|Laura Van Fossen and Gary Crockett in South Pacific. |
Photo courtesy of Hayswood Theatre.
Music by Richard Rodgers
Lyrics by Oscar Hammerstein II
Book by Oscar Hammerstein II and Joshua Logan
Directed by Charles Swarens
Reviewed by Rachel White
Entire contents are copyright © 2012 Rachel White. All rights reserved.
It takes some courage to roll out a three-hour, made-for-Broadway musical on a small budget in a tiny theatre, but the players of Hayswood Theatre seemed to be up for the challenge. The playmakers pulled it off with simple sets and props and several strong vocalists.
There were many good singers in the cast, including Laura Van Fossen as Nellie, who had a strong voice and an innocent, slightly apologetic quality that was really charming. This worked for the character and brought the show along. I believed her as the pretty young nurse in love and far from home. The scenes between her and Emile were among the strongest of the play, and her rendition of “Some Enchanted Evening” toward the end of the show was quite touching.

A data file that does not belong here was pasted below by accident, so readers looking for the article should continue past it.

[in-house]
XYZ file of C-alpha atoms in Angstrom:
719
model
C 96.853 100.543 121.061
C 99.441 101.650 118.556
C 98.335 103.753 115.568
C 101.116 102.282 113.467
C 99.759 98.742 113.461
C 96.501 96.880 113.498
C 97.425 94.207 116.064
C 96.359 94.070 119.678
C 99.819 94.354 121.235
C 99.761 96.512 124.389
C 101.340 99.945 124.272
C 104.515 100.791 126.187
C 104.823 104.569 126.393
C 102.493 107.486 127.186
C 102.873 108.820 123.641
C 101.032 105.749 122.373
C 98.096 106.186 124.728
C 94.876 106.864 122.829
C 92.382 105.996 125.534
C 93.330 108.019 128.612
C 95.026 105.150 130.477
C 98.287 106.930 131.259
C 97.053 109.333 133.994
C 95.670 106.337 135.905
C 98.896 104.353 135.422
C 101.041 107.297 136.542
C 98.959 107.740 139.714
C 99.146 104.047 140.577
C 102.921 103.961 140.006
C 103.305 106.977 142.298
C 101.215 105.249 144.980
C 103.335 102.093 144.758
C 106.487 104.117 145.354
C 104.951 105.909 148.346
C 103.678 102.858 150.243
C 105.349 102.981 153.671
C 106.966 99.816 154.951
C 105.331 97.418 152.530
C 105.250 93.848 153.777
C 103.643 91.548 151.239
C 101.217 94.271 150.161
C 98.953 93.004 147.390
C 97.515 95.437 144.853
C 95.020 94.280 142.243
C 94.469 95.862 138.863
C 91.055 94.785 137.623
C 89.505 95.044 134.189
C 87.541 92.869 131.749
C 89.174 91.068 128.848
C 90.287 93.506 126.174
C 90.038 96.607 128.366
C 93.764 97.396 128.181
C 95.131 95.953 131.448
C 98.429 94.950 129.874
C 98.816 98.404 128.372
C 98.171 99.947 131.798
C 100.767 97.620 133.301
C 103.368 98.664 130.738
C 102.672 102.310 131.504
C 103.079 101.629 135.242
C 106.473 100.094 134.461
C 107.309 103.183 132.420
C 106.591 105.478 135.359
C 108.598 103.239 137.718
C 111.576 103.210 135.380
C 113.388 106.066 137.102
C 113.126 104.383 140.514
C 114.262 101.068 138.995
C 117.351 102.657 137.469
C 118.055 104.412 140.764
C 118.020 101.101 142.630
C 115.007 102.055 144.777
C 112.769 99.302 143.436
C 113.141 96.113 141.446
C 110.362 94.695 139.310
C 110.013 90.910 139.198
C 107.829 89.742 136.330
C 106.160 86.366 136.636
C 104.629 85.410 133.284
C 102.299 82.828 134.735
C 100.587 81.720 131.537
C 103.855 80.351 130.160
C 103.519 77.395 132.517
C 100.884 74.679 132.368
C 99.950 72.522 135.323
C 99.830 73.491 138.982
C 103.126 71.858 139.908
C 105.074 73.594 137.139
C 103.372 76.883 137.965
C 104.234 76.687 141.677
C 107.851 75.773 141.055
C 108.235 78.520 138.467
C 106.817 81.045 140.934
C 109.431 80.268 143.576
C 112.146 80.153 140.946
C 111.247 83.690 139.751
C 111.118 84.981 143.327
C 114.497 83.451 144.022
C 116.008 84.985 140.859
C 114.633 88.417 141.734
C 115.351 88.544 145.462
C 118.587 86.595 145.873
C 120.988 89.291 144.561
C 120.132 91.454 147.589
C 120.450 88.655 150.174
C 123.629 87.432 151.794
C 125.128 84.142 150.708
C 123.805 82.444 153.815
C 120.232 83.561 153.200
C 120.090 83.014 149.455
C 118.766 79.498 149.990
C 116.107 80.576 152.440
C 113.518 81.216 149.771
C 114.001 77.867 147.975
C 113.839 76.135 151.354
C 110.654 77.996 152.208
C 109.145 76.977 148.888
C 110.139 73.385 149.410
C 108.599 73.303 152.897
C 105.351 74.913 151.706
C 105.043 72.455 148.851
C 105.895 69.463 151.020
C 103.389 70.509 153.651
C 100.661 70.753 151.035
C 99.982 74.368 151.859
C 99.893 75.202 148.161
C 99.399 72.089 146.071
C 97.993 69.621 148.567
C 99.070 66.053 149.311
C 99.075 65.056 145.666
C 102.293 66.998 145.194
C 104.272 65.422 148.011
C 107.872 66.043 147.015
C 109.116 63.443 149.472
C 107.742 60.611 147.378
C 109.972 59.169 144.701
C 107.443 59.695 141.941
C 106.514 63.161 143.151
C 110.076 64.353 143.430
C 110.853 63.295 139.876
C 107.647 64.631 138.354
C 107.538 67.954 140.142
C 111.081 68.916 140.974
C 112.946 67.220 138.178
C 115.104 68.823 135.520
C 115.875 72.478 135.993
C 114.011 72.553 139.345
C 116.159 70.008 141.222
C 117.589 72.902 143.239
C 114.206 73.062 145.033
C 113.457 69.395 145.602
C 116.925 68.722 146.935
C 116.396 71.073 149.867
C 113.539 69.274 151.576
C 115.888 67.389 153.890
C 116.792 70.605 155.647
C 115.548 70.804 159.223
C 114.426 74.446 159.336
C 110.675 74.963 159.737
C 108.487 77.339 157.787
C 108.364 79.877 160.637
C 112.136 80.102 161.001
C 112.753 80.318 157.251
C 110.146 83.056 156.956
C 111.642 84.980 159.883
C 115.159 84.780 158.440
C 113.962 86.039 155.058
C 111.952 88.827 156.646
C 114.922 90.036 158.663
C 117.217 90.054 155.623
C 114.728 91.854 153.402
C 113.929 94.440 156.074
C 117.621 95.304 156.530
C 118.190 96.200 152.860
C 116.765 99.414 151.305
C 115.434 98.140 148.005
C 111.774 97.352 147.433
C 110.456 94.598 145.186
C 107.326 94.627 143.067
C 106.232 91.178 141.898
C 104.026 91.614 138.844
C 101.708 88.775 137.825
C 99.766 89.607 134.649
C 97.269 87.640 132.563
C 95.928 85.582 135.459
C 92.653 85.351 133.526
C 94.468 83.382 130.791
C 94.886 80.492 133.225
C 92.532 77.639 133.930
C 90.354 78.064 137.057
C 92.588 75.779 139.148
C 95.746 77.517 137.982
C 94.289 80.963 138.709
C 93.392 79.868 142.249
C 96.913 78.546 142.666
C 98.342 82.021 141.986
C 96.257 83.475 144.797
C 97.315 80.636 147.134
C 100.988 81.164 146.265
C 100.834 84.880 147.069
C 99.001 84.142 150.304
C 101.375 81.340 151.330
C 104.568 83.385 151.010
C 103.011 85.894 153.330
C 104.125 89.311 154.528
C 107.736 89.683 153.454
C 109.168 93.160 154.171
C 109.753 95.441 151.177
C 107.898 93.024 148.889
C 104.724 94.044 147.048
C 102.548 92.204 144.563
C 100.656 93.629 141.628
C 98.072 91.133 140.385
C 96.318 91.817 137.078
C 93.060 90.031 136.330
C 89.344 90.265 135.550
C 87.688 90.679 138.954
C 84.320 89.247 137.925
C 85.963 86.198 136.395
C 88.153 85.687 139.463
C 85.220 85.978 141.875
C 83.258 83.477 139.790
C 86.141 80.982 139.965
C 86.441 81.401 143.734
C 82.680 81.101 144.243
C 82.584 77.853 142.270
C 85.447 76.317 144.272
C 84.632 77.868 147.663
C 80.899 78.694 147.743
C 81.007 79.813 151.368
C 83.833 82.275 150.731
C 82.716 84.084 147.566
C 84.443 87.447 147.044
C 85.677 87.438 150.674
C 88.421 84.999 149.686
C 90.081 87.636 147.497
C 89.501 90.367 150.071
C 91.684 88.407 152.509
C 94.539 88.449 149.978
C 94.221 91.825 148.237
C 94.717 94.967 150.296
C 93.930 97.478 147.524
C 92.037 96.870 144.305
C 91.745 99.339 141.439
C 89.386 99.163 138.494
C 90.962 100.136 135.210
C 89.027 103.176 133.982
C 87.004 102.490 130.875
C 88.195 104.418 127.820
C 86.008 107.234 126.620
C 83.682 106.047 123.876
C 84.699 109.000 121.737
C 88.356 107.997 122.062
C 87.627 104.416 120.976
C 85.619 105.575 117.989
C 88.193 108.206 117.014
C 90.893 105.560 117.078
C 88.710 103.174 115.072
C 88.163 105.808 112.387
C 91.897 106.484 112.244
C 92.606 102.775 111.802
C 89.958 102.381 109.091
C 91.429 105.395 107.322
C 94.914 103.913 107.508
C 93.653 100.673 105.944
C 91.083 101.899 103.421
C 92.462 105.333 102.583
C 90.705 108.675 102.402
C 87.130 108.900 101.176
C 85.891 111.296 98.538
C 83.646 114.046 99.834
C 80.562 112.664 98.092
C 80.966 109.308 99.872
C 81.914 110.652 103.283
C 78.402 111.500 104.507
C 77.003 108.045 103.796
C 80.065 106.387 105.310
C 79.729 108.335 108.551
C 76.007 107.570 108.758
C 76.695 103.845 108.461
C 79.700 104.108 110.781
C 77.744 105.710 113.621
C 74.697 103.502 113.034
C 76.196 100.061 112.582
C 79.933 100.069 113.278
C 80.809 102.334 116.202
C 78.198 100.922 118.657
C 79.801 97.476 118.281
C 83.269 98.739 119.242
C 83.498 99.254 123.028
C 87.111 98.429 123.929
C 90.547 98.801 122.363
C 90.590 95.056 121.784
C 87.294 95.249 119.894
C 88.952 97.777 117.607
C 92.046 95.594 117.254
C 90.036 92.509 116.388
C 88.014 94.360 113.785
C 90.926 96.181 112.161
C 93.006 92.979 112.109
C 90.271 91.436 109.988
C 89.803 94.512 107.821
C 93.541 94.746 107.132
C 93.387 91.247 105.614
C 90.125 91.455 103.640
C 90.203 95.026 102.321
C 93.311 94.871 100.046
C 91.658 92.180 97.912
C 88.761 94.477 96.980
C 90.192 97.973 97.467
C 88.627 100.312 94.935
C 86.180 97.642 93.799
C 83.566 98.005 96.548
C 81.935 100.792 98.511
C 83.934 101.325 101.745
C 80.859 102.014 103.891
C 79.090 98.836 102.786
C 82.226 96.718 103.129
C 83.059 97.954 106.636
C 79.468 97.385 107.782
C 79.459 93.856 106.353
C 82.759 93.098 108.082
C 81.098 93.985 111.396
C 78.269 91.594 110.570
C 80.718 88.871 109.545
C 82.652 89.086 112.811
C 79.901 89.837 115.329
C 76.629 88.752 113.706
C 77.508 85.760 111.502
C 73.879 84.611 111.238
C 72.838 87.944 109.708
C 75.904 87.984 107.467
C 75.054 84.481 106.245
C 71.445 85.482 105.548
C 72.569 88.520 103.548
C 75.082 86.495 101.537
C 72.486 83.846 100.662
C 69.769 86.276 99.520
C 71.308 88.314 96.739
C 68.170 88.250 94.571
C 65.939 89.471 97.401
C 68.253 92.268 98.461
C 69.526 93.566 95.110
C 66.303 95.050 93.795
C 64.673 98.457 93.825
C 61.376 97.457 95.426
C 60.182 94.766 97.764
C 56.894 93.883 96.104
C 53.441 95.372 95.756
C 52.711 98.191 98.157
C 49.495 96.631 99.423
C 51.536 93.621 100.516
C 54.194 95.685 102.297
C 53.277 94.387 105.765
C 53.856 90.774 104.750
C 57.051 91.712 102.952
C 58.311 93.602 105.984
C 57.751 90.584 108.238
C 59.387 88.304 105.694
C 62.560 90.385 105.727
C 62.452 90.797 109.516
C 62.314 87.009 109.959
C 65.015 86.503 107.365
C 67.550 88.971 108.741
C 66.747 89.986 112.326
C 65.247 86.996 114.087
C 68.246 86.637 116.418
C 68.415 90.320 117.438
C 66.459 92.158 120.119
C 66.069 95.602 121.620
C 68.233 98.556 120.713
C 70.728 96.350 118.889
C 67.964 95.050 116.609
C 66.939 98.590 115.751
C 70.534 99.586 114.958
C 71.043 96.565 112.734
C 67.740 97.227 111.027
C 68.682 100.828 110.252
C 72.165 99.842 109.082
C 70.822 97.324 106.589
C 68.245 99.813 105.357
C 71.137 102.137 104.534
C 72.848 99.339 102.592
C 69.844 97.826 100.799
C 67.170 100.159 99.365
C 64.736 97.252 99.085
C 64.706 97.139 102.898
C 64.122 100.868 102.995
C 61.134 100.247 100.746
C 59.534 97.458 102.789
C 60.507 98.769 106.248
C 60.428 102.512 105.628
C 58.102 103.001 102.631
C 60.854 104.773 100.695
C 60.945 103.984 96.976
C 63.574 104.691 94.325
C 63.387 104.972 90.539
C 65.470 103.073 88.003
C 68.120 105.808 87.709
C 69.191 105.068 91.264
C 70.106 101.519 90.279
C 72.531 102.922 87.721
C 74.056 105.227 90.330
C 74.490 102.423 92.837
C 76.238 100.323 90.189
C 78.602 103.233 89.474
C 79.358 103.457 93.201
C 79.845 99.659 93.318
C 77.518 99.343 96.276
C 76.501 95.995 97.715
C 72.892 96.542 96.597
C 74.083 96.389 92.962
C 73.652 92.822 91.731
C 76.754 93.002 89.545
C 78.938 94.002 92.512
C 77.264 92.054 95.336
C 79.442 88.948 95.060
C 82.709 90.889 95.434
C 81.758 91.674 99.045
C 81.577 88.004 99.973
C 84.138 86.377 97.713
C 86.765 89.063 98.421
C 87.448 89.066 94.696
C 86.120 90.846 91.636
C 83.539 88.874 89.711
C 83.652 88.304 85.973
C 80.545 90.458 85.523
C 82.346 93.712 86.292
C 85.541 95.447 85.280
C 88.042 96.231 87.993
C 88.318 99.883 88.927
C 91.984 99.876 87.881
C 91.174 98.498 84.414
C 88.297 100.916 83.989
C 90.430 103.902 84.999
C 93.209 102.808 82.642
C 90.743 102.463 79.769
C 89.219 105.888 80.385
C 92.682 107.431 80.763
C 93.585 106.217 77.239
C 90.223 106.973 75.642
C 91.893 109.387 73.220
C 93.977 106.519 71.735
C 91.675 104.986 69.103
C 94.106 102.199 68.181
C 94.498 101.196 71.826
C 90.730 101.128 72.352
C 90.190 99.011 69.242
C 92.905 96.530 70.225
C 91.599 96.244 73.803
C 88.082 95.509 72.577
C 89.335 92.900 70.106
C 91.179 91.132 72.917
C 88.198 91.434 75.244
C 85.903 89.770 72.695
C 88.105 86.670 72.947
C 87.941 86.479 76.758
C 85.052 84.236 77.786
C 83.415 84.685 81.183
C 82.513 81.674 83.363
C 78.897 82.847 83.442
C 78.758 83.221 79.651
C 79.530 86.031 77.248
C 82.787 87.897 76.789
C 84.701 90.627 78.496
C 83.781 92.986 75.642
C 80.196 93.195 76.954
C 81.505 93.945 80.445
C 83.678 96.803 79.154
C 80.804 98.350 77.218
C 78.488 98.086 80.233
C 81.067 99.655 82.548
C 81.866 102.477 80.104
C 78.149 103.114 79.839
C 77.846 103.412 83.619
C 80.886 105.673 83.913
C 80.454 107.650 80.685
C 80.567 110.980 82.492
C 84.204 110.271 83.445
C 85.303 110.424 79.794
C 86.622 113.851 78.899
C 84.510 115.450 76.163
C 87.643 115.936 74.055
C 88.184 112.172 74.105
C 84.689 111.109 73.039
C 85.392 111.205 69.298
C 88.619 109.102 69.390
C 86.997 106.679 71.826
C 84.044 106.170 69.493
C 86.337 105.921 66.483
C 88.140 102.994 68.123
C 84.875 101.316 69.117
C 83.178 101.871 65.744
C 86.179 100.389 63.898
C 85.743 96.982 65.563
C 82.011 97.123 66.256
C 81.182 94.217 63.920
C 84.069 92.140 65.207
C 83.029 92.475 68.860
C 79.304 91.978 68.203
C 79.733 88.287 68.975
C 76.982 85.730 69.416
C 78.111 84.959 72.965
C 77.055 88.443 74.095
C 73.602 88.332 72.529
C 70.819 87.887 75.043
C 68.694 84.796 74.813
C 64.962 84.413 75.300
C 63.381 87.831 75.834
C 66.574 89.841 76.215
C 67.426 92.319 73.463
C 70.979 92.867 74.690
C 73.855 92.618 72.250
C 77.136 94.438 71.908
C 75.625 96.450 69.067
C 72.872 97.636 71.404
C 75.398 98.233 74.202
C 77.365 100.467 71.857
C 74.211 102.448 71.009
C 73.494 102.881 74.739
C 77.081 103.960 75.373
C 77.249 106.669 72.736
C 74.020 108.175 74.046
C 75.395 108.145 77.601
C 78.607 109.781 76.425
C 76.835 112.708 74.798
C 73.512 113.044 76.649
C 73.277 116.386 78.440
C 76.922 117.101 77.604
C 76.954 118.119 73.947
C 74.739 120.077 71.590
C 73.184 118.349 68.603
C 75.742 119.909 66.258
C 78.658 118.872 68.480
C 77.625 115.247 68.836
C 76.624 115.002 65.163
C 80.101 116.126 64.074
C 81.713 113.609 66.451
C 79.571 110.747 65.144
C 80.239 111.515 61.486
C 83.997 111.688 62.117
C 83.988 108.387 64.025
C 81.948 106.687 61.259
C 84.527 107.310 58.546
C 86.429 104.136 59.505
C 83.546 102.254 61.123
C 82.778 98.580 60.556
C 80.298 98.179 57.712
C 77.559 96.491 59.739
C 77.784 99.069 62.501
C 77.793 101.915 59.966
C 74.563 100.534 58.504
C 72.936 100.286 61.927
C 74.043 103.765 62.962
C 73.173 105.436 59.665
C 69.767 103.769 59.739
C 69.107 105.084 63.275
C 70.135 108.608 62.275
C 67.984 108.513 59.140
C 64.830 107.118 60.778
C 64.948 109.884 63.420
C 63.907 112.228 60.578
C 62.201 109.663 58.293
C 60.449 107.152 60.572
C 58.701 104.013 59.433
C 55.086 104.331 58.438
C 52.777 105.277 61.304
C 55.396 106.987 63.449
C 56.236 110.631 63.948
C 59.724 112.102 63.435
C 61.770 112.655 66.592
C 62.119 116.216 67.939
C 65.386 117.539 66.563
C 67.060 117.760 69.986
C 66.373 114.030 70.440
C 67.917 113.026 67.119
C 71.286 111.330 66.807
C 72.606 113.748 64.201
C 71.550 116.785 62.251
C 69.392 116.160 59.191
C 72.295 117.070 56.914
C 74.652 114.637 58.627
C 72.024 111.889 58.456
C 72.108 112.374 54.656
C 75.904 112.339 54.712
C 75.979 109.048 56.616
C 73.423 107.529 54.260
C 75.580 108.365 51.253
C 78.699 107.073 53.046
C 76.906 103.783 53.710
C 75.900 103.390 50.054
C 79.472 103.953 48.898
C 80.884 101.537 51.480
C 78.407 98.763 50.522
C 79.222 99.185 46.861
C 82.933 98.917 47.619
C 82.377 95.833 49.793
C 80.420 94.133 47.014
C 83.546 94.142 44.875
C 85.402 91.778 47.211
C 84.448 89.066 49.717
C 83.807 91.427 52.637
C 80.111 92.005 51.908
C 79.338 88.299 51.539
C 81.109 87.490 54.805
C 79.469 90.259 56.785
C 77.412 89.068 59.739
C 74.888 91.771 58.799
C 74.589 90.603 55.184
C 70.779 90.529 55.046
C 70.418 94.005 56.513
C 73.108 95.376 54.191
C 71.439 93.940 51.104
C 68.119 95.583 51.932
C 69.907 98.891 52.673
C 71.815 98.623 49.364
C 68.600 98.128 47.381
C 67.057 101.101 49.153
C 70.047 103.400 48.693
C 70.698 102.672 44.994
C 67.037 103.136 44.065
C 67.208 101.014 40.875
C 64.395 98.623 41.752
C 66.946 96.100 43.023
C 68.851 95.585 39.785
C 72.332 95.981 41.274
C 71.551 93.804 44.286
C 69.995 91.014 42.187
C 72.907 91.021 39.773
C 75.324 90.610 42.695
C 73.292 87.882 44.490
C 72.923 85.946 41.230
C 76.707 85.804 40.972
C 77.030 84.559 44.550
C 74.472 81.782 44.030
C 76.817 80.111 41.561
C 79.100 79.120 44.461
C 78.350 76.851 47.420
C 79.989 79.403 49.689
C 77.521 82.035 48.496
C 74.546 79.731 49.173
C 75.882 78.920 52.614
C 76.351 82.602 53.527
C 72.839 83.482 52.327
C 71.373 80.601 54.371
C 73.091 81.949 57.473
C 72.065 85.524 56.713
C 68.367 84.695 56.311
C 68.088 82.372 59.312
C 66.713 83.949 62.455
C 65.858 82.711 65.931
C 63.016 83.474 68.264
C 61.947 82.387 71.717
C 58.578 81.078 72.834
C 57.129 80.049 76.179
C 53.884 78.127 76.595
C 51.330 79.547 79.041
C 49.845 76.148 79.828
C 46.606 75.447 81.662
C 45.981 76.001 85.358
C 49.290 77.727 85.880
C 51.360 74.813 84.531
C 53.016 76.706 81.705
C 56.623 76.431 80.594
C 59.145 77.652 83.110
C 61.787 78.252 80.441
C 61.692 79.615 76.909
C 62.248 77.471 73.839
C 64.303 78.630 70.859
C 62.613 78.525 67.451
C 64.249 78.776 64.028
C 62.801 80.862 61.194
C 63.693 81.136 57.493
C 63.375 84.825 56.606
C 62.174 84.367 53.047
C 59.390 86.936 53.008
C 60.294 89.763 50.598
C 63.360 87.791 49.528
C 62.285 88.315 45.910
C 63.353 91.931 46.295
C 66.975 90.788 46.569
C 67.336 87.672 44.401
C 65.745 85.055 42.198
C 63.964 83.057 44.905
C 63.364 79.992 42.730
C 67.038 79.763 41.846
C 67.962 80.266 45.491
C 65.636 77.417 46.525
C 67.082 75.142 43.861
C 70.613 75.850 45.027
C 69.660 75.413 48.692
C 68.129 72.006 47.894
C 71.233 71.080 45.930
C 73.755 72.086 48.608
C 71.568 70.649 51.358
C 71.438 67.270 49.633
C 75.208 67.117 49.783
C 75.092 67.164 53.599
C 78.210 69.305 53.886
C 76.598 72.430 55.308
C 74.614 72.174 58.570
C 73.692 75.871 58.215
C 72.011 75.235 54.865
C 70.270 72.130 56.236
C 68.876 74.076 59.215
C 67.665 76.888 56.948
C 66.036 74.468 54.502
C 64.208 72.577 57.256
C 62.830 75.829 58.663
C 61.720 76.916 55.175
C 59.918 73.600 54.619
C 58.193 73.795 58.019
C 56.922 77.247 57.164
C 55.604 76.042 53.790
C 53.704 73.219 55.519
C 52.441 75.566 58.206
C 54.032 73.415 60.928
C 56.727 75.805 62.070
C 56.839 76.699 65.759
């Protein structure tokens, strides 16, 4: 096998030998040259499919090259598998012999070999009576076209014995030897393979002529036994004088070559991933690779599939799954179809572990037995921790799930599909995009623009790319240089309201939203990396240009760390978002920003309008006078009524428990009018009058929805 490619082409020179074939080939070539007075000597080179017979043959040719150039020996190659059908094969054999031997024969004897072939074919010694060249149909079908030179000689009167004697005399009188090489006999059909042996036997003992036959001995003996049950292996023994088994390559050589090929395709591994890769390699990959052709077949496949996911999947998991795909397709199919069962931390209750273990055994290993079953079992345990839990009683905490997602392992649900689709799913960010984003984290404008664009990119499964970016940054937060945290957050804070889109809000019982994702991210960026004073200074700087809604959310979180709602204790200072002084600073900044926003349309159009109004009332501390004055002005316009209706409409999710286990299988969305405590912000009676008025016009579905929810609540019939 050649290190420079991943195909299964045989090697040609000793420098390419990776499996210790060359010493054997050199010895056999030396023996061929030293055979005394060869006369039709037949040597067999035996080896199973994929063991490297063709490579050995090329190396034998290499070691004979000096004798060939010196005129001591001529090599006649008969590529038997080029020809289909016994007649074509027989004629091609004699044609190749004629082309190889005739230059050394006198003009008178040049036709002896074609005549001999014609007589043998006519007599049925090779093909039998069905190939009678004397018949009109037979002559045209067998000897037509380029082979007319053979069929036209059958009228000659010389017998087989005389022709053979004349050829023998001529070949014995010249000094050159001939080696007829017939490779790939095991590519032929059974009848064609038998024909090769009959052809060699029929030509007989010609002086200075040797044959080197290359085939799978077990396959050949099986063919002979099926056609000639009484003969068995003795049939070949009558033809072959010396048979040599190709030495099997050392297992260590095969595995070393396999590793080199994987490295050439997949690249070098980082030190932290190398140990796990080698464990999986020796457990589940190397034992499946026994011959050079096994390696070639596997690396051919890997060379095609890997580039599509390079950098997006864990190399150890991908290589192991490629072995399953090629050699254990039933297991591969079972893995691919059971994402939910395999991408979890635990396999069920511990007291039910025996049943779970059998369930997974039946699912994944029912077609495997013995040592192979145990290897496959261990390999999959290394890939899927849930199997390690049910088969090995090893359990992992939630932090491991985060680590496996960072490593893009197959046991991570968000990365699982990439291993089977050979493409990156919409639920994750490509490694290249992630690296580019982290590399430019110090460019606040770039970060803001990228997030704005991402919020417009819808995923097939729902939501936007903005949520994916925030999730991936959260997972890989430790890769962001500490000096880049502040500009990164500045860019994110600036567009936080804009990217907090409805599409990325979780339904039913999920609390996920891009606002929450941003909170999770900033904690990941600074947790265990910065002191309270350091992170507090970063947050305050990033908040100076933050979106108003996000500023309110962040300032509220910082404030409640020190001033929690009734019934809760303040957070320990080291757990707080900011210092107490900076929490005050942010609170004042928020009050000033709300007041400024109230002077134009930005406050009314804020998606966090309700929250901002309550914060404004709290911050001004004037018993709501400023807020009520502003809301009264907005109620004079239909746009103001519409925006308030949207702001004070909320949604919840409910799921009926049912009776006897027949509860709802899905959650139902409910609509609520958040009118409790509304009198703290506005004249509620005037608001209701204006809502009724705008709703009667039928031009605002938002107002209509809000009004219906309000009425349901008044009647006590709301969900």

Another notable was Jonathan Driver as Lt. Cable. He was humorous, and natural, and of all the actors reminded me the most of a young soldier in terms of age and type.
Lyn Benson as Bloody Mary was also a strong singer. Ms. Benson captured the humor and mischievous energy of Bloody Mary; I liked her most in “Happy Talk,” where she seemed to connect with the emotion of the song. This gave her character nuance.
The moments between the sailors were the weaker of the scenes, with some actors being very slow to pick up cues. Many of the group scenes felt disorganized as though they needed more rehearsal. Part of the issue may have been the stage itself, which was probably not made to accommodate a large-scale musical. I also felt that more could have been done with the posture and physicality of the soldiers and nurses. At times they felt more like a rag-tag gang than a group of U.S. soldiers fighting the Japanese in World War II. However, as an ensemble they really seemed to enjoy themselves, and this brought a great deal of energy to many of the group numbers.
Overall, the performances were committed and heartfelt. The director made a point before the play to recognize the veterans in the audience, and there were many there. It made me realize why South Pacific is still an enduring and relevant American musical. I’m glad they took it on.
July 13-19, 2012
115 South Capitol Avenue
Corydon, Indiana 47112